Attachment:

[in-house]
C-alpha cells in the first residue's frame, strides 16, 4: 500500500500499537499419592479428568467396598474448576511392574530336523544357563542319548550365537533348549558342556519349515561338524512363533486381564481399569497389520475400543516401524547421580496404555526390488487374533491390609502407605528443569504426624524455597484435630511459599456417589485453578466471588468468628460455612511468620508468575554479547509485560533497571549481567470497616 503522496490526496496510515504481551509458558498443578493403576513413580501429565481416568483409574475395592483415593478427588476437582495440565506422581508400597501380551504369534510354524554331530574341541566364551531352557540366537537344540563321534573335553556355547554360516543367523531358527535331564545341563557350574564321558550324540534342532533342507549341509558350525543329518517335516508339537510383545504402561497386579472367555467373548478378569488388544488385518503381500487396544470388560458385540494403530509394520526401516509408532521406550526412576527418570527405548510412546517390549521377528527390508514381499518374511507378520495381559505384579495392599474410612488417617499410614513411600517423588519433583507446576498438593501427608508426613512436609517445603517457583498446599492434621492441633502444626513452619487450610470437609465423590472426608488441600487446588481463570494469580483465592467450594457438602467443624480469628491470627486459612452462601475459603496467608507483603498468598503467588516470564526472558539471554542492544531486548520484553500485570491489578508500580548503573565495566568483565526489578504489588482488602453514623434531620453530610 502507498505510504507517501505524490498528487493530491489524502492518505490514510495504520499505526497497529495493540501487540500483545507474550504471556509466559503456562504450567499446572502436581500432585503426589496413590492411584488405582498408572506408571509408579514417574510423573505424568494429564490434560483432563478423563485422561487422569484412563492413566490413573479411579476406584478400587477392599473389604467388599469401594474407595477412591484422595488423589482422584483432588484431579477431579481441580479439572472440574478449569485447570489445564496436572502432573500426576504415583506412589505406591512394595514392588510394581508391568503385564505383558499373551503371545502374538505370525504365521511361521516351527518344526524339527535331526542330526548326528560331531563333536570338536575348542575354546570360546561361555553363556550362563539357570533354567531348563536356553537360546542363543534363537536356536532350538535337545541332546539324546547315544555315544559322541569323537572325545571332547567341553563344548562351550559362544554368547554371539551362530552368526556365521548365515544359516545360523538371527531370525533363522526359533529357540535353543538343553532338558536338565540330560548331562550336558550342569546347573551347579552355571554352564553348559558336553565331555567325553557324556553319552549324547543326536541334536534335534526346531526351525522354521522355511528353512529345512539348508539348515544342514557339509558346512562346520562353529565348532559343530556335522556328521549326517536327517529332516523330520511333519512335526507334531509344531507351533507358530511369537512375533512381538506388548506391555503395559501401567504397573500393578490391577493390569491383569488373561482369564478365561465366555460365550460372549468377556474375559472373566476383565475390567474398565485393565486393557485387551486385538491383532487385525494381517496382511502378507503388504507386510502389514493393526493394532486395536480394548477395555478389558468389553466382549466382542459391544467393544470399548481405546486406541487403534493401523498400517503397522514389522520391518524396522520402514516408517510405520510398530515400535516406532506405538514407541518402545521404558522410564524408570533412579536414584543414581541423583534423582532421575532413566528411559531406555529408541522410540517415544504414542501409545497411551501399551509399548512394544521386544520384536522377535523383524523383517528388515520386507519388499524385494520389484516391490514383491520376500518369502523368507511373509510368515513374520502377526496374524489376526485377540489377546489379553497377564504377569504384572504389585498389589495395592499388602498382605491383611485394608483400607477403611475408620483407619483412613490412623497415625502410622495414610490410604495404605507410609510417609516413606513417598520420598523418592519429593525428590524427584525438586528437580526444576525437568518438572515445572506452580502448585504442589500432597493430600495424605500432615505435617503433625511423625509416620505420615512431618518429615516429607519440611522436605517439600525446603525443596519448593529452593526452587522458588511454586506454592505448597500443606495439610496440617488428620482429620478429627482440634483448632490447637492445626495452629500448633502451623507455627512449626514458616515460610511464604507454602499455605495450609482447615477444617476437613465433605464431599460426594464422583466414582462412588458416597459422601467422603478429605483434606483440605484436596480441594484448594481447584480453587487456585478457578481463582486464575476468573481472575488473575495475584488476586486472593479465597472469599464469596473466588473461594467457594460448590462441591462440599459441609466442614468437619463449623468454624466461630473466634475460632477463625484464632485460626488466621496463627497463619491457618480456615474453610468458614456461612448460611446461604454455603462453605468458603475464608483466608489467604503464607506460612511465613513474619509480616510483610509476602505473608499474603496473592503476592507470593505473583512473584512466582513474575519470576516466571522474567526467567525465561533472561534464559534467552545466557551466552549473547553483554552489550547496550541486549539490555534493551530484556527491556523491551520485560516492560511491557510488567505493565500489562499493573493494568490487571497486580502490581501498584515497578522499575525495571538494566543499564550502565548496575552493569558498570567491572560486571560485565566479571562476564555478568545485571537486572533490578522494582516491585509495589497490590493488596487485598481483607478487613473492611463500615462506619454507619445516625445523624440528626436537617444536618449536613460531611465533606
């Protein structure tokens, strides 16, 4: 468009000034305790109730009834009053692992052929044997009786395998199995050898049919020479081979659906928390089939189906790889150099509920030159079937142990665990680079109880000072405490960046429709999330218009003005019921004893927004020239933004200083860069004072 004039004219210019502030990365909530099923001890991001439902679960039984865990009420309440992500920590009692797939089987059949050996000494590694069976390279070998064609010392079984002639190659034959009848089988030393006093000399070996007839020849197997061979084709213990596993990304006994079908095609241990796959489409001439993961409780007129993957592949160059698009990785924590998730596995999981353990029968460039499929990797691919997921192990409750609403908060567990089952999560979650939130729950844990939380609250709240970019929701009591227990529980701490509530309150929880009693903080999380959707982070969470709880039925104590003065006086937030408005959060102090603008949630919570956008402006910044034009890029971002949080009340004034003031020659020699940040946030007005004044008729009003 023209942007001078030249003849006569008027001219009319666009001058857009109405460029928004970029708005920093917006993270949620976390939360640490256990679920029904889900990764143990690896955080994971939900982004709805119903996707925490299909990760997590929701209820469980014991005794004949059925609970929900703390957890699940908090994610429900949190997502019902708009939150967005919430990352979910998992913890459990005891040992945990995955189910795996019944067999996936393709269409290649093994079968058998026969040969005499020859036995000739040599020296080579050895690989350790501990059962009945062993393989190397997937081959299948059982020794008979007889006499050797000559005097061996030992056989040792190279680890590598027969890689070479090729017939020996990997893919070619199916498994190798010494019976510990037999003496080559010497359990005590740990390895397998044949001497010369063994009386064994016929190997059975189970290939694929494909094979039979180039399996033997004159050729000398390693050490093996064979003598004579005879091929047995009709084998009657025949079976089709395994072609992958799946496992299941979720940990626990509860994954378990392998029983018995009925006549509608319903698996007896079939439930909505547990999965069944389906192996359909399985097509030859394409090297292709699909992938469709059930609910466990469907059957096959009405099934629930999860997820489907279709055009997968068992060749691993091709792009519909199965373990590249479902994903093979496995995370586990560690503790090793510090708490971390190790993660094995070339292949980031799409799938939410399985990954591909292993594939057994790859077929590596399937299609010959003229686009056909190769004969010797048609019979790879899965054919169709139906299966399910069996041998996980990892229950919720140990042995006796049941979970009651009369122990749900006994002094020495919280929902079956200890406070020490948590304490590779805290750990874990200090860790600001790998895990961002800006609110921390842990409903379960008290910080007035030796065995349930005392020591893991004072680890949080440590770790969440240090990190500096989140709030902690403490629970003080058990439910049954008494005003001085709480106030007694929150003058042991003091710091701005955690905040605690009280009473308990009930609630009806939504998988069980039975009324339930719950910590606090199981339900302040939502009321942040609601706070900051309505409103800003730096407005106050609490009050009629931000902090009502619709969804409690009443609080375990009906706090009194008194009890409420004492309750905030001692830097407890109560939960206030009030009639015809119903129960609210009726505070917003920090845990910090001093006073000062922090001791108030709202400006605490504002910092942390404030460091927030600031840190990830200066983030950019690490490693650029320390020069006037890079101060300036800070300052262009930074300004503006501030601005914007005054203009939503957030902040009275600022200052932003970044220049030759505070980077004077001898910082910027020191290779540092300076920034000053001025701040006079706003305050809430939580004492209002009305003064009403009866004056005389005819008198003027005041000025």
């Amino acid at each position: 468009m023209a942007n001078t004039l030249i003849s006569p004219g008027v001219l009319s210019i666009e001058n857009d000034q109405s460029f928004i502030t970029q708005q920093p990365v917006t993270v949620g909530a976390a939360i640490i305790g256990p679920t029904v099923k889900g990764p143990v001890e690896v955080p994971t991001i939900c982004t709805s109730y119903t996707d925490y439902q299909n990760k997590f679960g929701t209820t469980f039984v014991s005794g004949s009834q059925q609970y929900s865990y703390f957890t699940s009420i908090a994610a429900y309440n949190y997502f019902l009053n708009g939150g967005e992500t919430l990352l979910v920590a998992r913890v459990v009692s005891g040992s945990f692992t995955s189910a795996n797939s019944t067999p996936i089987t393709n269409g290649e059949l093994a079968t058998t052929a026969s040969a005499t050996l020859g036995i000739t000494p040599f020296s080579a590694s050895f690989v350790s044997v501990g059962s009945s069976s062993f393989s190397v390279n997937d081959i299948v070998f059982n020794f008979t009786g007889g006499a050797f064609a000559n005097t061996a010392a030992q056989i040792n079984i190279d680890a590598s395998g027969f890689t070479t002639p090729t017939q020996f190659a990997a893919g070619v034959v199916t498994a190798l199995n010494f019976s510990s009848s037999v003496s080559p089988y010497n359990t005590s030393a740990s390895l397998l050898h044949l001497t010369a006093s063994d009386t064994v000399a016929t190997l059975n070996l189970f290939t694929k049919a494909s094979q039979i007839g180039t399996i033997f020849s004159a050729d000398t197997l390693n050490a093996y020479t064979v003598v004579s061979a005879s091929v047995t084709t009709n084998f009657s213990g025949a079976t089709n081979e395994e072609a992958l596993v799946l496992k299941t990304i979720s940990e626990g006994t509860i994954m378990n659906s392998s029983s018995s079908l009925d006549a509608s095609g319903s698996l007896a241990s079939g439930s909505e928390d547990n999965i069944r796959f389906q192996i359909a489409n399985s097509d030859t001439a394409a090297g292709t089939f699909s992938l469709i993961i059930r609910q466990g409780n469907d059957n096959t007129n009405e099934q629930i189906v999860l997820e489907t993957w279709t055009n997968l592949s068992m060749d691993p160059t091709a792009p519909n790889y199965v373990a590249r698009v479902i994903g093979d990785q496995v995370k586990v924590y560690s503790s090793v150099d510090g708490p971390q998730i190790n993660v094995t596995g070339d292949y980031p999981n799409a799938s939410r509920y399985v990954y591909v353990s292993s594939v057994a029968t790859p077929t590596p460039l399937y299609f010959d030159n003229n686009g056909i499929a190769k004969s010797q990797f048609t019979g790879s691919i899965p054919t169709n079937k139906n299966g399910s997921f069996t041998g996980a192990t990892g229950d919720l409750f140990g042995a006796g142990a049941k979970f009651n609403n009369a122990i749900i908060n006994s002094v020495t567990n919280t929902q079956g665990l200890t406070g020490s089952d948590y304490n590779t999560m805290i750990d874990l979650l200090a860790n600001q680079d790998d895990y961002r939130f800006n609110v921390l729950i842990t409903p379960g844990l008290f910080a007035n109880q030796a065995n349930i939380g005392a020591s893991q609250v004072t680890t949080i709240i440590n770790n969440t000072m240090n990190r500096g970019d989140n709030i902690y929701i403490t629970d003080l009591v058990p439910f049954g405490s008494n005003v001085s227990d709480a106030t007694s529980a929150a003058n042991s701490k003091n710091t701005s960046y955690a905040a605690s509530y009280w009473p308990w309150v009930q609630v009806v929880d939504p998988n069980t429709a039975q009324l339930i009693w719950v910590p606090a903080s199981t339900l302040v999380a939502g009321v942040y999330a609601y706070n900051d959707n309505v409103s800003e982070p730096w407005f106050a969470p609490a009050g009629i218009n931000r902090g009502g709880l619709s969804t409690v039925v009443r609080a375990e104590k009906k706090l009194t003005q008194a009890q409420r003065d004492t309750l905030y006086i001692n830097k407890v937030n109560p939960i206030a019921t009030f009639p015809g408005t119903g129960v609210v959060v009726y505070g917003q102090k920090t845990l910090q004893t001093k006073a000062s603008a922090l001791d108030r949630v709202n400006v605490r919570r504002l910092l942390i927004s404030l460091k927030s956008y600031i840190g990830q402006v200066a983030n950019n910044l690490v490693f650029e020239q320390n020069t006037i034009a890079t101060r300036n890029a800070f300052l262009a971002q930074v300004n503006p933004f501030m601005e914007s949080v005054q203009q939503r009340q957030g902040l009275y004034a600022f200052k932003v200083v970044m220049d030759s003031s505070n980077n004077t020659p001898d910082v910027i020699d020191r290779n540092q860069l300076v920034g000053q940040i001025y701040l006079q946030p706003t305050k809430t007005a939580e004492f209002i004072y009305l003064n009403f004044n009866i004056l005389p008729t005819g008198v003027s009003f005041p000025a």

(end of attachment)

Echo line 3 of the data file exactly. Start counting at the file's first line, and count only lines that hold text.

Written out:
């Protein structure tokens, strides 16, 4: 468009000034305790109730009834009053692992052929044997009786395998199995050898049919020479081979659906928390089939189906790889150099509920030159079937142990665990680079109880000072405490960046429709999330218009003005019921004893927004020239933004200083860069004072 004039004219210019502030990365909530099923001890991001439902679960039984865990009420309440992500920590009692797939089987059949050996000494590694069976390279070998064609010392079984002639190659034959009848089988030393006093000399070996007839020849197997061979084709213990596993990304006994079908095609241990796959489409001439993961409780007129993957592949160059698009990785924590998730596995999981353990029968460039499929990797691919997921192990409750609403908060567990089952999560979650939130729950844990939380609250709240970019929701009591227990529980701490509530309150929880009693903080999380959707982070969470709880039925104590003065006086937030408005959060102090603008949630919570956008402006910044034009890029971002949080009340004034003031020659020699940040946030007005004044008729009003 023209942007001078030249003849006569008027001219009319666009001058857009109405460029928004970029708005920093917006993270949620976390939360640490256990679920029904889900990764143990690896955080994971939900982004709805119903996707925490299909990760997590929701209820469980014991005794004949059925609970929900703390957890699940908090994610429900949190997502019902708009939150967005919430990352979910998992913890459990005891040992945990995955189910795996019944067999996936393709269409290649093994079968058998026969040969005499020859036995000739040599020296080579050895690989350790501990059962009945062993393989190397997937081959299948059982020794008979007889006499050797000559005097061996030992056989040792190279680890590598027969890689070479090729017939020996990997893919070619199916498994190798010494019976510990037999003496080559010497359990005590740990390895397998044949001497010369063994009386064994016929190997059975189970290939694929494909094979039979180039399996033997004159050729000398390693050490093996064979003598004579005879091929047995009709084998009657025949079976089709395994072609992958799946496992299941979720940990626990509860994954378990392998029983018995009925006549509608319903698996007896079939439930909505547990999965069944389906192996359909399985097509030859394409090297292709699909992938469709059930609910466990469907059957096959009405099934629930999860997820489907279709055009997968068992060749691993091709792009519909199965373990590249479902994903093979496995995370586990560690503790090793510090708490971390190790993660094995070339292949980031799409799938939410399985990954591909292993594939057994790859077929590596399937299609010959003229686009056909190769004969010797048609019979790879899965054919169709139906299966399910069996041998996980990892229950919720140990042995006796049941979970009651009369122990749900006994002094020495919280929902079956200890406070020490948590304490590779805290750990874990200090860790600001790998895990961002800006609110921390842990409903379960008290910080007035030796065995349930005392020591893991004072680890949080440590770790969440240090990190500096989140709030902690403490629970003080058990439910049954008494005003001085709480106030007694929150003058042991003091710091701005955690905040605690009280009473308990009930609630009806939504998988069980039975009324339930719950910590606090199981339900302040939502009321942040609601706070900051309505409103800003730096407005106050609490009050009629931000902090009502619709969804409690009443609080375990009906706090009194008194009890409420004492309750905030001692830097407890109560939960206030009030009639015809119903129960609210009726505070917003920090845990910090001093006073000062922090001791108030709202400006605490504002910092942390404030460091927030600031840190990830200066983030950019690490490693650029320390020069006037890079101060300036800070300052262009930074300004503006501030601005914007005054203009939503957030902040009275600022200052932003970044220049030759505070980077004077001898910082910027020191290779540092300076920034000053001025701040006079706003305050809430939580004492209002009305003064009403009866004056005389005819008198003027005041000025």